Out of the kitchen: An Examination of the American Dream in the Poetry of Langston Hughes

Out of the kitchen: An Examination of the American Dream in the Poetry of Langston Hughes

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Out of the Kitchen:
An Examination of the American Dream in the poetry of Langston Hughes
The Harlem Renaissance gave a voice to many gifted artists, writers, and poets. Perhaps, for the first time, people were using the arts on a broad scale to give national and international voice to the long-silenced personal and political struggles of America’s ethnic other, specifically the African-American. Among the many gifted poets of the movement, Langston Hughes is, easily, one of the most recognizable and influential. Although his poems are lyrically beautiful, many of them also admonish a mythologized, free America as little more than a quaint, and for many, wholly unattainable model. Two of Hughes’ best known works, “Let American Be America Again” and “I, Too” speak directly to the grotesque imbalance of freedoms and rights in the U.S.. Using a number of literary devices, Hughes creates poems that are as poetically striking as they are politically and socially defiant. Through precise word choice, metaphor, and physical structure, Hughes creates multi-dimensional speakers who address two separate and unequal audiences. In these anthem-like poems, the speakers expound on their overwhelming desire for equality, unity, and freedom by addressing the short-comings of a capitalist system that makes commodities out of oppressed individuals and populations. Hughes’s poems focus on the American dream, a fantasy that is off-limits to anyone on the wrong side of the color line or income gap; however, despite their scathing criticisms, a patriotic hopefulness resides at the core of these two poems.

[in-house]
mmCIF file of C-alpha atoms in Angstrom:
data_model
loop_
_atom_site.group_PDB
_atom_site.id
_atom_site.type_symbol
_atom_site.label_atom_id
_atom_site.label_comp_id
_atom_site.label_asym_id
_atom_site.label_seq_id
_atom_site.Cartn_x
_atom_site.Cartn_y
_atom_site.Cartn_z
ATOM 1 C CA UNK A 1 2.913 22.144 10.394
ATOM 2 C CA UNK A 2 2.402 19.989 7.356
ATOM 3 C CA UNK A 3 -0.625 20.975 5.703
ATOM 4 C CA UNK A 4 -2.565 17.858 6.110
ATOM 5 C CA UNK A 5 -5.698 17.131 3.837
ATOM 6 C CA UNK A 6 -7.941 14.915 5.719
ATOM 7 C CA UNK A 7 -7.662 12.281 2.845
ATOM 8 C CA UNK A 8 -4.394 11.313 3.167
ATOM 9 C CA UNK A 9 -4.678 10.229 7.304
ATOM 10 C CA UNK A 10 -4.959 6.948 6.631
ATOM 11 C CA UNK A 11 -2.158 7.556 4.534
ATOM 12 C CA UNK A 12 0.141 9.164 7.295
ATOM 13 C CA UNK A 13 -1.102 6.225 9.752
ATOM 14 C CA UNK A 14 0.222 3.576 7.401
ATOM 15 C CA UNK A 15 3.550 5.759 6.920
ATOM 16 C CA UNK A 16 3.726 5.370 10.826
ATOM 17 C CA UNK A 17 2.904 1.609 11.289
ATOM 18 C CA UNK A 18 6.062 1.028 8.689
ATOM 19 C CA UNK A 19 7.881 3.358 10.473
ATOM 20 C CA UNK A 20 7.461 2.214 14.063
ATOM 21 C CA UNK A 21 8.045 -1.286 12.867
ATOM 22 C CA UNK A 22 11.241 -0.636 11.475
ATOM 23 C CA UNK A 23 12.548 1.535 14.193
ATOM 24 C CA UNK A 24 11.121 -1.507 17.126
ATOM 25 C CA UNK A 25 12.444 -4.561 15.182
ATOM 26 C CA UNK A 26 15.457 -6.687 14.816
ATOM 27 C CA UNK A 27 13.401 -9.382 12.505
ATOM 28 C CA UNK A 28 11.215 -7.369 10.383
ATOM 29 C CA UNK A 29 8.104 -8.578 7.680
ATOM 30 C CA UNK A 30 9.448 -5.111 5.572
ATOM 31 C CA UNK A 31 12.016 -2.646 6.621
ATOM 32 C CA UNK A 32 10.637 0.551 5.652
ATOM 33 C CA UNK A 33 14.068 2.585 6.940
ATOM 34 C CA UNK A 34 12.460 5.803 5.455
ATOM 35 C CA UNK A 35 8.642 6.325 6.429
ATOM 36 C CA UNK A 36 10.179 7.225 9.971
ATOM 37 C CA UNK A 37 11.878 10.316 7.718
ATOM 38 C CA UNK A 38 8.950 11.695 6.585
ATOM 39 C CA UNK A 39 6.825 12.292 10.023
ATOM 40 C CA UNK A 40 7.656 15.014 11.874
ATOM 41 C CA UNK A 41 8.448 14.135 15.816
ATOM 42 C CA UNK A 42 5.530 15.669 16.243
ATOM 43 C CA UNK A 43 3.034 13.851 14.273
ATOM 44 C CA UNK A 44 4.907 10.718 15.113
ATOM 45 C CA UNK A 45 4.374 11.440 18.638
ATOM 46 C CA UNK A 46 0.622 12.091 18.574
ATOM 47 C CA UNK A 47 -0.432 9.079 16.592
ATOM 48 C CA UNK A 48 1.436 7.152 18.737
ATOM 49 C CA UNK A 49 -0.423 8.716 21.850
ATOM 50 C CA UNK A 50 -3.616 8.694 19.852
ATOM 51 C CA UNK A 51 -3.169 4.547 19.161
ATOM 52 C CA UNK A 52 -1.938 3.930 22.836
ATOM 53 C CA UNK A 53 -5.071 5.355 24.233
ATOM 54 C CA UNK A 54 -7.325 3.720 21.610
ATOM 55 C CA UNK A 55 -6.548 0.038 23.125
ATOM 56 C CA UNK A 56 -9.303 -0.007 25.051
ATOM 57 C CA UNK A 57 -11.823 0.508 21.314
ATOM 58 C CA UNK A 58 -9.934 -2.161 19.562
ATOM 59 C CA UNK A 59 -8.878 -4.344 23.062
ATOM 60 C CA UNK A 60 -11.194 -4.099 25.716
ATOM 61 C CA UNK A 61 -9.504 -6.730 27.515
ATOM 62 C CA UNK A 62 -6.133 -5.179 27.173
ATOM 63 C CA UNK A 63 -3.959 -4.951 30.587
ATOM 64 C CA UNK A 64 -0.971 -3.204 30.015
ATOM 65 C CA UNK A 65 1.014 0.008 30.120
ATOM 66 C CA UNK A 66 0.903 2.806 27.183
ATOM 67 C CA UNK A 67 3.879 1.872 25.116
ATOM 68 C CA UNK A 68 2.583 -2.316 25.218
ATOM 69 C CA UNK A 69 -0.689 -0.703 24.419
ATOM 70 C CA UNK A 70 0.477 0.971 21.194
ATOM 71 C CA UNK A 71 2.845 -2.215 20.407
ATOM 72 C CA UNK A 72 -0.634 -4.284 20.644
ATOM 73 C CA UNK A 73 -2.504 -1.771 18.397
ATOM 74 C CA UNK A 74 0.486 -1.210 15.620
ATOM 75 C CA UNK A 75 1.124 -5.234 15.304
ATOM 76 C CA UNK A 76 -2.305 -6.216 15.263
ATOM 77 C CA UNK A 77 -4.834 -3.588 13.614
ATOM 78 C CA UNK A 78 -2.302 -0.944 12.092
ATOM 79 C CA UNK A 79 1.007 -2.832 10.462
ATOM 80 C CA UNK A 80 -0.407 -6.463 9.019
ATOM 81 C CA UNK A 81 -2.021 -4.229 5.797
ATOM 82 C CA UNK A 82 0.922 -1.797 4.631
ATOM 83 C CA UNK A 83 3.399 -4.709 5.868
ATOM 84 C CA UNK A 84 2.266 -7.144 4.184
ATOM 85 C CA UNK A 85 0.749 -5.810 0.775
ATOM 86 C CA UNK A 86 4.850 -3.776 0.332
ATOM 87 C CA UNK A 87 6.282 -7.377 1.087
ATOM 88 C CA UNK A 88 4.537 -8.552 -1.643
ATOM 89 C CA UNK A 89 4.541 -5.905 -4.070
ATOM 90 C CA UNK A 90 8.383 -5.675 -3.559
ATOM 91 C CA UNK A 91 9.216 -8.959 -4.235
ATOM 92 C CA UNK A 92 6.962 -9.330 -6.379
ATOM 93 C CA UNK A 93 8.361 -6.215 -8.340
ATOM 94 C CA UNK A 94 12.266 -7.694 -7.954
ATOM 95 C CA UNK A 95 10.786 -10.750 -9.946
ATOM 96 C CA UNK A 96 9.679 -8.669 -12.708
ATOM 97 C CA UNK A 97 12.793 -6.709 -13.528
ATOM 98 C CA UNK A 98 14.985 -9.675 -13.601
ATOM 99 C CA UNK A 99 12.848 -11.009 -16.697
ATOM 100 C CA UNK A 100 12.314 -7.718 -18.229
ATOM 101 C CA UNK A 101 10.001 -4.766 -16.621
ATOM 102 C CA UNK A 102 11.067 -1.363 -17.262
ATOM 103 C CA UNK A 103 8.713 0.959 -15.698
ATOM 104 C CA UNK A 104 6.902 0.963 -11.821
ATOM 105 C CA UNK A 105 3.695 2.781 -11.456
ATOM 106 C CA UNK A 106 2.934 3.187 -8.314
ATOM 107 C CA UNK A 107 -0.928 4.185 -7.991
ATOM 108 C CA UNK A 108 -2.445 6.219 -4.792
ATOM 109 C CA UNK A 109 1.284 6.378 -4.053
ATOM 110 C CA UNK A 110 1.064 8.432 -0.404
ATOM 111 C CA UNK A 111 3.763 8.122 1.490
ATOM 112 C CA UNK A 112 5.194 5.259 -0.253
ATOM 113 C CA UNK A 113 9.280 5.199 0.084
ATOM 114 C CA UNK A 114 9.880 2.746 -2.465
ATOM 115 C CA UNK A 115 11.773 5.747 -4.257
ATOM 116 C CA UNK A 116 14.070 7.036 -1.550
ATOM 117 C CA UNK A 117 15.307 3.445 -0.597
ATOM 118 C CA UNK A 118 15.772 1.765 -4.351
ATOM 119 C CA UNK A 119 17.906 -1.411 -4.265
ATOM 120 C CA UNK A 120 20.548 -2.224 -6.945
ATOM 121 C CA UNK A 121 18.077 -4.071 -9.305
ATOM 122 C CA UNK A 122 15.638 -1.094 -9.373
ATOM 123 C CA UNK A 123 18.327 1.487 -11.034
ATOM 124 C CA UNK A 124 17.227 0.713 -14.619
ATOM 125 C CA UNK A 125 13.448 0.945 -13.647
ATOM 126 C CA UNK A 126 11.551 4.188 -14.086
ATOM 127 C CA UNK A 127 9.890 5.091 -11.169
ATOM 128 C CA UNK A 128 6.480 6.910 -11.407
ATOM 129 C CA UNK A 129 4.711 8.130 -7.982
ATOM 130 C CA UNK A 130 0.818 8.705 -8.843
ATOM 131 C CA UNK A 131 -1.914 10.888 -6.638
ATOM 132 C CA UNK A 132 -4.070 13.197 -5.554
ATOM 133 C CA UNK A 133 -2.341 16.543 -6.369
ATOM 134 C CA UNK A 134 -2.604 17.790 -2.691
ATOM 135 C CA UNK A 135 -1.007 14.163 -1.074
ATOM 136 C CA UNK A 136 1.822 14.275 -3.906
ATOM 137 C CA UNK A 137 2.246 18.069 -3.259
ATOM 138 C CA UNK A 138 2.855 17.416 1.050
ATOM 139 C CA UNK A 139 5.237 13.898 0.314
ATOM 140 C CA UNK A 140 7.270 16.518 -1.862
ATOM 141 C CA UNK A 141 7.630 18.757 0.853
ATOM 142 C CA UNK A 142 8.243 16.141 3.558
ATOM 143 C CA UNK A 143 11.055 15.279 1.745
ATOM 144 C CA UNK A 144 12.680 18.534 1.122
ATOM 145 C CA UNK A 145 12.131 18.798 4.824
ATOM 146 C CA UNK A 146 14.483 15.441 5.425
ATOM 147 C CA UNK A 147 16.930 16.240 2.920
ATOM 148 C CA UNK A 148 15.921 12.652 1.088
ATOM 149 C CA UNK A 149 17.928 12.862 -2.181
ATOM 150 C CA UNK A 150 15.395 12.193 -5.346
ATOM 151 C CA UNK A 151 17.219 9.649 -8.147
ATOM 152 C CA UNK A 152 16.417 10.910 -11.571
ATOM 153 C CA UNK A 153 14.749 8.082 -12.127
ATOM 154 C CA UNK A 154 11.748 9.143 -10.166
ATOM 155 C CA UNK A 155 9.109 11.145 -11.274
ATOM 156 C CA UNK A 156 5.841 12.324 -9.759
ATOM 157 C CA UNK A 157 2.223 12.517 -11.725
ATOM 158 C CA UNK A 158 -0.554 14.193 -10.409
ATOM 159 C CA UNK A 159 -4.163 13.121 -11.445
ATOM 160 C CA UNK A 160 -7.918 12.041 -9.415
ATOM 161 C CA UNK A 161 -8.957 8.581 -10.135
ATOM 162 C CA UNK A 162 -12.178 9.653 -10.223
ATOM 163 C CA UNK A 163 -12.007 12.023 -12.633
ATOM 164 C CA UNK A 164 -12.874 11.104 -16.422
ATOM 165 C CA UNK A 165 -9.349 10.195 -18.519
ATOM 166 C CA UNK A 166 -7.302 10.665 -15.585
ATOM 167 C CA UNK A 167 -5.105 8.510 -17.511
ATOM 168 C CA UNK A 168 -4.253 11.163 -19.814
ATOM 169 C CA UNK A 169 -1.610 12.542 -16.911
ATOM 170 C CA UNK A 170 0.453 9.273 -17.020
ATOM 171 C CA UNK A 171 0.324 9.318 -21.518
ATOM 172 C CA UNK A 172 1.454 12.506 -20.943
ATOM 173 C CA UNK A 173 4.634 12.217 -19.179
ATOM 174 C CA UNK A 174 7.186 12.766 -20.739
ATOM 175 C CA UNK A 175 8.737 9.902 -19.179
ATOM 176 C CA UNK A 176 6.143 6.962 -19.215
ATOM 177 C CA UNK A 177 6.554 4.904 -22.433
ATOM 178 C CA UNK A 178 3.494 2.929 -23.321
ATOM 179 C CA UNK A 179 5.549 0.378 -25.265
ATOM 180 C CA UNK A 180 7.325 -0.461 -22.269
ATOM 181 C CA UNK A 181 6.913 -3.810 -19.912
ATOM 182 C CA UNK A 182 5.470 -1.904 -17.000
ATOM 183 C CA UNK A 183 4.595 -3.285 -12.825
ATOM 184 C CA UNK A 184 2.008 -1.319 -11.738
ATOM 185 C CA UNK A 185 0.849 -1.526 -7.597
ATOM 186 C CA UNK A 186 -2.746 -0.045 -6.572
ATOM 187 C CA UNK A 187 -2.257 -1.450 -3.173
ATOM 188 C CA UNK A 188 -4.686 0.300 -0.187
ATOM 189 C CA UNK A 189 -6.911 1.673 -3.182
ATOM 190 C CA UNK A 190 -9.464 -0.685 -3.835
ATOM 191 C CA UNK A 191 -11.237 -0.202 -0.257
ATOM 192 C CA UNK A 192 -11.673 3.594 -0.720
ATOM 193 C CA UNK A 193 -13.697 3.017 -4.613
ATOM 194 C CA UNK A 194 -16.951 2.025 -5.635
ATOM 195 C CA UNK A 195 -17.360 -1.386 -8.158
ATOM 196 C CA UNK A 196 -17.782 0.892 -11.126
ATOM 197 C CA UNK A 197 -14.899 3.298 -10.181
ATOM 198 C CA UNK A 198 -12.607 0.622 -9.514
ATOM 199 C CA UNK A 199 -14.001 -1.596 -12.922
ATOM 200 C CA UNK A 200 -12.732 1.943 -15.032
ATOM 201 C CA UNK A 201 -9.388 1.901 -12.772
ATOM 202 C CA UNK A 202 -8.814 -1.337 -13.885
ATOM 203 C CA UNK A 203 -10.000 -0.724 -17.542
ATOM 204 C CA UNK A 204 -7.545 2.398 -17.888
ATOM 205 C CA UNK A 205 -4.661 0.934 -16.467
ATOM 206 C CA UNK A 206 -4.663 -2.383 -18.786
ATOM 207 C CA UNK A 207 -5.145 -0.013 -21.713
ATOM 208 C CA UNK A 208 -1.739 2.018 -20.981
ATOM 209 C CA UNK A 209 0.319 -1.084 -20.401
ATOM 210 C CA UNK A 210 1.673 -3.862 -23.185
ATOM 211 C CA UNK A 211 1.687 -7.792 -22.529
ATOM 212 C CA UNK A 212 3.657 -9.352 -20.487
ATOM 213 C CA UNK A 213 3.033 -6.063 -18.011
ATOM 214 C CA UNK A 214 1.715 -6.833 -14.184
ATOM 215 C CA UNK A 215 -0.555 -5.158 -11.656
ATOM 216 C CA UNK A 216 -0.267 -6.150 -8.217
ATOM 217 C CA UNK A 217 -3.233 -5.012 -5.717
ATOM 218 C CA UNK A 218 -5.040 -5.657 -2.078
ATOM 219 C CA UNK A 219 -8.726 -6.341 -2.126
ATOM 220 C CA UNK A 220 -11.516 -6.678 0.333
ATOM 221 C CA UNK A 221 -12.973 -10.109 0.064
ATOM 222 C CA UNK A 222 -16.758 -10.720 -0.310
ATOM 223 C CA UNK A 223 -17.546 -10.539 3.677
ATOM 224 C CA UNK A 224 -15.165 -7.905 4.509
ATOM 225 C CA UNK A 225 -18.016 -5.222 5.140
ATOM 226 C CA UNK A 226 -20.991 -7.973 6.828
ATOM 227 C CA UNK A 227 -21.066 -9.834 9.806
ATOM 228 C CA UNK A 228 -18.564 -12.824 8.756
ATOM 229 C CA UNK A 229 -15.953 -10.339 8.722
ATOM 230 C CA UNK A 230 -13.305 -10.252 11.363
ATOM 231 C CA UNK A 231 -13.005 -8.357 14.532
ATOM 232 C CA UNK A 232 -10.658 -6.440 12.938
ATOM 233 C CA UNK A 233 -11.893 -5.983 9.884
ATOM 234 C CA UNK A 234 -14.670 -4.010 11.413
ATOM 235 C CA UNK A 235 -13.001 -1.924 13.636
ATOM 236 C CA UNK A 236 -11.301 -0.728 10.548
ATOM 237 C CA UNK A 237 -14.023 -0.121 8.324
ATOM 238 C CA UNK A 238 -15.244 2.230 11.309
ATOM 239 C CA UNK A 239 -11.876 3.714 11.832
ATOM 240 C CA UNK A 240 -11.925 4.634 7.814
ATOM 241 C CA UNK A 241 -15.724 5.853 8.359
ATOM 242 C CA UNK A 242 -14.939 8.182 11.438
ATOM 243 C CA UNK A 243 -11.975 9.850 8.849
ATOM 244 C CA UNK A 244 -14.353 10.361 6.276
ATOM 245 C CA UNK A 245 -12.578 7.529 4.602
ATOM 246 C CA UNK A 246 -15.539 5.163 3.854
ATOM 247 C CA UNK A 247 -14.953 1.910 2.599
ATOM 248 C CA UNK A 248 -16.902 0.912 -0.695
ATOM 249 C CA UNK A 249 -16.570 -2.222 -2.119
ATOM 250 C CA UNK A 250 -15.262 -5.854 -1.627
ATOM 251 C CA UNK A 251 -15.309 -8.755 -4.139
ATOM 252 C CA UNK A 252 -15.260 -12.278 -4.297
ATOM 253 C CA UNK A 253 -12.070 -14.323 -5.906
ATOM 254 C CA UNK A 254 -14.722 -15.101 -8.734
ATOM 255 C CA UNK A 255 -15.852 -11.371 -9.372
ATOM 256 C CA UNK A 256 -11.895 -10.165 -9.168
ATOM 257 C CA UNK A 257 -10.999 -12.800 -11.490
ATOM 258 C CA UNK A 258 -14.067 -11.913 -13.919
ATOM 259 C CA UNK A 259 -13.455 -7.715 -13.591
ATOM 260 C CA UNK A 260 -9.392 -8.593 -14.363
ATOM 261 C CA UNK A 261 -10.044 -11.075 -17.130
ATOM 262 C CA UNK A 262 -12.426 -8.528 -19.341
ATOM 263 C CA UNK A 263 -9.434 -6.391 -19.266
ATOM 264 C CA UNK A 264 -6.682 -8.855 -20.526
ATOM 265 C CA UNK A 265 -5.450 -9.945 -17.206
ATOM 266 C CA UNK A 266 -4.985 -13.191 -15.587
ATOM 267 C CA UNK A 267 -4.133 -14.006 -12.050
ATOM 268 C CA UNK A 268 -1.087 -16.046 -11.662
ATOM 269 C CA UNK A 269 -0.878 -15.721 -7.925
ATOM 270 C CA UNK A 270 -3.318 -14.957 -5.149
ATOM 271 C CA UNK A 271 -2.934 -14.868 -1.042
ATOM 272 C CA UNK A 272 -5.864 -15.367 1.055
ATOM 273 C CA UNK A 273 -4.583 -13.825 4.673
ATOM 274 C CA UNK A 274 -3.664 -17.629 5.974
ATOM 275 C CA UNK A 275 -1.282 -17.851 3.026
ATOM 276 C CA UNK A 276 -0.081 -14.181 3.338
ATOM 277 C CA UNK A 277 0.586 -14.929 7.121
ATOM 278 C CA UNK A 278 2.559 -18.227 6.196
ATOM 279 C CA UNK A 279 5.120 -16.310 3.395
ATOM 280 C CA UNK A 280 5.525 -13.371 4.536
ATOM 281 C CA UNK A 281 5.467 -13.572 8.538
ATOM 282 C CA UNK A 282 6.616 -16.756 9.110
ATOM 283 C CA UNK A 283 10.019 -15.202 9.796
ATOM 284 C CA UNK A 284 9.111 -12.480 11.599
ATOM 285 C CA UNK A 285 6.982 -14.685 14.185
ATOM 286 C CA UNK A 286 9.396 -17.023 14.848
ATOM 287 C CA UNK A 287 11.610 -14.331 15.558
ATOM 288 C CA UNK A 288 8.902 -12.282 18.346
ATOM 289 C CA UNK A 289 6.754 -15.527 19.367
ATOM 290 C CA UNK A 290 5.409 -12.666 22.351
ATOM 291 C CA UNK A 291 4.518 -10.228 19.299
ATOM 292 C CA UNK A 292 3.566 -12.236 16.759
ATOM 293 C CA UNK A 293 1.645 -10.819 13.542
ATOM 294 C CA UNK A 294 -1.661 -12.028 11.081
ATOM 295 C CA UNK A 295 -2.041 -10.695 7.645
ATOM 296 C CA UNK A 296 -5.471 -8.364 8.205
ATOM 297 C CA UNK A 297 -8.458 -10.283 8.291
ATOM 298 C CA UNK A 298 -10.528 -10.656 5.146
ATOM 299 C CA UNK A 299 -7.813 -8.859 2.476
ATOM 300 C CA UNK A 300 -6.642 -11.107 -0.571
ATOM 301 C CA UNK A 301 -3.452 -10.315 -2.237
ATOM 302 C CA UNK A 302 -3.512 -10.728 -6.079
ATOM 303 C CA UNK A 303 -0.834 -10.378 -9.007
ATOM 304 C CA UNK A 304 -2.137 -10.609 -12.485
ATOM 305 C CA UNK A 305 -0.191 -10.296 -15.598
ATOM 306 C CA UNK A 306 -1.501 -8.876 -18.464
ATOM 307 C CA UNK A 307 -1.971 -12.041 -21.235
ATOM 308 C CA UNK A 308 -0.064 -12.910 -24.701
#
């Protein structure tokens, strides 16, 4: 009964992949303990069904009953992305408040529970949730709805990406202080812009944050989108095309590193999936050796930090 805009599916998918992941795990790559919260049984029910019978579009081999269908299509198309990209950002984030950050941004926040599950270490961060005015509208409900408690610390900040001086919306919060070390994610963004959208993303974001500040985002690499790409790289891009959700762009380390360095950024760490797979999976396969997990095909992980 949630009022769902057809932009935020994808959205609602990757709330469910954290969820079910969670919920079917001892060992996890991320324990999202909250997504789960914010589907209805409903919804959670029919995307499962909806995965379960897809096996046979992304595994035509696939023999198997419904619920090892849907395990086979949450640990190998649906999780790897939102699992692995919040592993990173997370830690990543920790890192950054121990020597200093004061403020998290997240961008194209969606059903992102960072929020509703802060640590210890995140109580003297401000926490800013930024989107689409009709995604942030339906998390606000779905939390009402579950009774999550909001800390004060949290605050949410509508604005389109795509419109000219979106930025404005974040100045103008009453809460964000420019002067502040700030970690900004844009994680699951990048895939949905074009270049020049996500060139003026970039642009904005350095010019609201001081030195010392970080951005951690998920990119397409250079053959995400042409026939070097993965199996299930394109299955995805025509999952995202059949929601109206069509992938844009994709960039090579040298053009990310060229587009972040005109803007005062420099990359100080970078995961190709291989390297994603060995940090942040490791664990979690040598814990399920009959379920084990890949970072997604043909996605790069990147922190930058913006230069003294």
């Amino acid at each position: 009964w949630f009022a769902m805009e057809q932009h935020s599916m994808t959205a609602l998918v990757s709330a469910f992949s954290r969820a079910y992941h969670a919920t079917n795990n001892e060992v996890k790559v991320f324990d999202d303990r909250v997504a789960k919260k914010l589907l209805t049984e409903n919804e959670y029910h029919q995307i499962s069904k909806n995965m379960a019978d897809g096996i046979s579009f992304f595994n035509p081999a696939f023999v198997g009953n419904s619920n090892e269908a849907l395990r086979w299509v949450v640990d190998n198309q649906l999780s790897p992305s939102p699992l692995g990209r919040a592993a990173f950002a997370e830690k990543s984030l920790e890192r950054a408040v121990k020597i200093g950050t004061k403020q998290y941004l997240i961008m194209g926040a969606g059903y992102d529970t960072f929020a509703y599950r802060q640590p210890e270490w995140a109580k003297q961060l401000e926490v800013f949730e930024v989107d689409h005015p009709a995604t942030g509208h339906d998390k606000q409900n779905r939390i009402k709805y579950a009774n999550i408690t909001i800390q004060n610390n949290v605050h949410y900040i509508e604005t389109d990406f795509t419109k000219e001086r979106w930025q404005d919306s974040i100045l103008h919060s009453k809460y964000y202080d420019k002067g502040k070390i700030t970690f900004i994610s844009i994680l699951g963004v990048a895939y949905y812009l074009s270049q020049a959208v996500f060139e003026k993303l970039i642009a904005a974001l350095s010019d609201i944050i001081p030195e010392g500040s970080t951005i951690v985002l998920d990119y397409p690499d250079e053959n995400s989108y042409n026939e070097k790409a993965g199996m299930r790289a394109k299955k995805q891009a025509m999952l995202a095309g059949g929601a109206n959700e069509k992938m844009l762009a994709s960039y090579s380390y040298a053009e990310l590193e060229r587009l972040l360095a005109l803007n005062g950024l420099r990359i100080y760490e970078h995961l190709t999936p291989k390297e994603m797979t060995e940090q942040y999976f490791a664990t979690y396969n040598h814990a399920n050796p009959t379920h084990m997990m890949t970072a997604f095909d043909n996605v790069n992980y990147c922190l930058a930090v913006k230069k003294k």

The speakers demonstrate voice and tone through precise word choice and juxtapose the fantasy American dream against the reality of racial and cl...

... middle of paper ...

... publication. Although certainly strides have been made, it is difficult to read Hughes’s work without asking if, in the twentieth century, the “farmer,” the “worker” the negro” and the “immigrant” are eating in the kitchen or dining with the guests?

Works Cited

Whitman, Walt, “I Hear America Singing”.. N.p.. Web. 11 Nov 2013.
Hernton, Calvin. "The Poetic Consciousness of Langston Hughes from Affirmation to
Revolution." Langston Hughes Review 12.1 (Spring 1993): 2-9. Rpt. in Poetry Criticism. Ed. Timothy J. Sisler. Vol. 53. Detroit: Gale, 2004. Literature Resource Center. Web. 11 Nov. 2013.
Poetry, Foundation.. N.p.. Web. 11 Nov 2013. .
Hughes, Langston. “Let America be America Again” N.p.. Web. 12 Nov 2013. .

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